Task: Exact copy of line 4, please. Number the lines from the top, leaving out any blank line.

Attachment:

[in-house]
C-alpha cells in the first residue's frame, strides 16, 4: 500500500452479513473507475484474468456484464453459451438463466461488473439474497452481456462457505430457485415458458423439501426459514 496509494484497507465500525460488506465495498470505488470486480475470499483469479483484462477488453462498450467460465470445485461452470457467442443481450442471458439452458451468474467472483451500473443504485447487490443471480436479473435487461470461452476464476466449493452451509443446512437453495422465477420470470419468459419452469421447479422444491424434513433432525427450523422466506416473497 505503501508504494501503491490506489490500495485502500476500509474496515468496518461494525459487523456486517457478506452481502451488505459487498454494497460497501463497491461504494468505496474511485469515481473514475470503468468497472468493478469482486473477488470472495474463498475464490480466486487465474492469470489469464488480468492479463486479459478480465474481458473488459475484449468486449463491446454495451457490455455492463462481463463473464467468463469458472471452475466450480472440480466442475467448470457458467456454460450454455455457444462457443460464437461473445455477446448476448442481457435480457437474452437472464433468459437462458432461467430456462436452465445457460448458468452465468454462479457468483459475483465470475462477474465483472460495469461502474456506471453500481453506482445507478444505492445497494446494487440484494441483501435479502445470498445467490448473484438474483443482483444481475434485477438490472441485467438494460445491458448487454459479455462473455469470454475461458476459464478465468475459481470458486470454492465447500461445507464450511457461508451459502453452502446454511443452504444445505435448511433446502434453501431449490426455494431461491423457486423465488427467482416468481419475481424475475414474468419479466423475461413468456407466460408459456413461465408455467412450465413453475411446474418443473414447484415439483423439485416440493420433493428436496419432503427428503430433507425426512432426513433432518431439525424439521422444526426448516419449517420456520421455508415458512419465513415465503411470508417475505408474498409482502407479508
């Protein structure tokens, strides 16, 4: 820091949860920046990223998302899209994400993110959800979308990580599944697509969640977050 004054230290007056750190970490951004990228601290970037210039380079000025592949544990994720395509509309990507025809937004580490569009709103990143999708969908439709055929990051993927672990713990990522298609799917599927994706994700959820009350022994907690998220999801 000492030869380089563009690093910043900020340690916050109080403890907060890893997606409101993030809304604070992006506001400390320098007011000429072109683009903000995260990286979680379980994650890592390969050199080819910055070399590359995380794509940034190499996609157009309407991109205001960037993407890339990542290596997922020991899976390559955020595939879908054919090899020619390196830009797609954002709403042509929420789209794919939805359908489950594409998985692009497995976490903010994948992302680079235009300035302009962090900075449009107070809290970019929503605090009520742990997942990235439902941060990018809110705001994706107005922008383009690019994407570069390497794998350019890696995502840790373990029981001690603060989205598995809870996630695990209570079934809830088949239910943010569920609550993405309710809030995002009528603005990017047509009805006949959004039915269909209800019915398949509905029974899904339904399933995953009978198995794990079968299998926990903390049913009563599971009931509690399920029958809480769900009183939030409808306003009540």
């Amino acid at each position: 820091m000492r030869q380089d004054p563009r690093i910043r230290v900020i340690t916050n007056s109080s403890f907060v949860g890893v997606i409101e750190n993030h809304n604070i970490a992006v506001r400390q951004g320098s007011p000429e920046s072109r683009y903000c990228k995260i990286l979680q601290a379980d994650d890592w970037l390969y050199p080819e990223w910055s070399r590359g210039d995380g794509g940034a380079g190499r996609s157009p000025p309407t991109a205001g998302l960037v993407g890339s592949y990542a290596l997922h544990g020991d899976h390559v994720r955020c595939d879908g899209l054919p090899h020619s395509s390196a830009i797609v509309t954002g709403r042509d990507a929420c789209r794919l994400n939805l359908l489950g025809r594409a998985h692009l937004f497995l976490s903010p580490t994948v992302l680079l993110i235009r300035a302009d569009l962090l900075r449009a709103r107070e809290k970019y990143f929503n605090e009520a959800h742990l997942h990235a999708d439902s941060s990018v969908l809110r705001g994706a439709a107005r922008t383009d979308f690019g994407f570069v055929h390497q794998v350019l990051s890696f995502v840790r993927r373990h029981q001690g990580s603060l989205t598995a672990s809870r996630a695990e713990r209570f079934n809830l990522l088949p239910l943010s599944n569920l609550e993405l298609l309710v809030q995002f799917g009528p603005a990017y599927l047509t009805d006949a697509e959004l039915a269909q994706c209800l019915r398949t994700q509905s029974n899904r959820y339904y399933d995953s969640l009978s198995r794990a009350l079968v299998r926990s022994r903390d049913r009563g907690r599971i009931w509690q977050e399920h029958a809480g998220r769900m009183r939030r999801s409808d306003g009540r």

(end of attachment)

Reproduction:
């Amino acid at each position: 820091m000492r030869q380089d004054p563009r690093i910043r230290v900020i340690t916050n007056s109080s403890f907060v949860g890893v997606i409101e750190n993030h809304n604070i970490a992006v506001r400390q951004g320098s007011p000429e920046s072109r683009y903000c990228k995260i990286l979680q601290a379980d994650d890592w970037l390969y050199p080819e990223w910055s070399r590359g210039d995380g794509g940034a380079g190499r996609s157009p000025p309407t991109a205001g998302l960037v993407g890339s592949y990542a290596l997922h544990g020991d899976h390559v994720r955020c595939d879908g899209l054919p090899h020619s395509s390196a830009i797609v509309t954002g709403r042509d990507a929420c789209r794919l994400n939805l359908l489950g025809r594409a998985h692009l937004f497995l976490s903010p580490t994948v992302l680079l993110i235009r300035a302009d569009l962090l900075r449009a709103r107070e809290k970019y990143f929503n605090e009520a959800h742990l997942h990235a999708d439902s941060s990018v969908l809110r705001g994706a439709a107005r922008t383009d979308f690019g994407f570069v055929h390497q794998v350019l990051s890696f995502v840790r993927r373990h029981q001690g990580s603060l989205t598995a672990s809870r996630a695990e713990r209570f079934n809830l990522l088949p239910l943010s599944n569920l609550e993405l298609l309710v809030q995002f799917g009528p603005a990017y599927l047509t009805d006949a697509e959004l039915a269909q994706c209800l019915r398949t994700q509905s029974n899904r959820y339904y399933d995953s969640l009978s198995r794990a009350l079968v299998r926990s022994r903390d049913r009563g907690r599971i009931w509690q977050e399920h029958a809480g998220r769900m009183r939030r999801s409808d306003g009540r």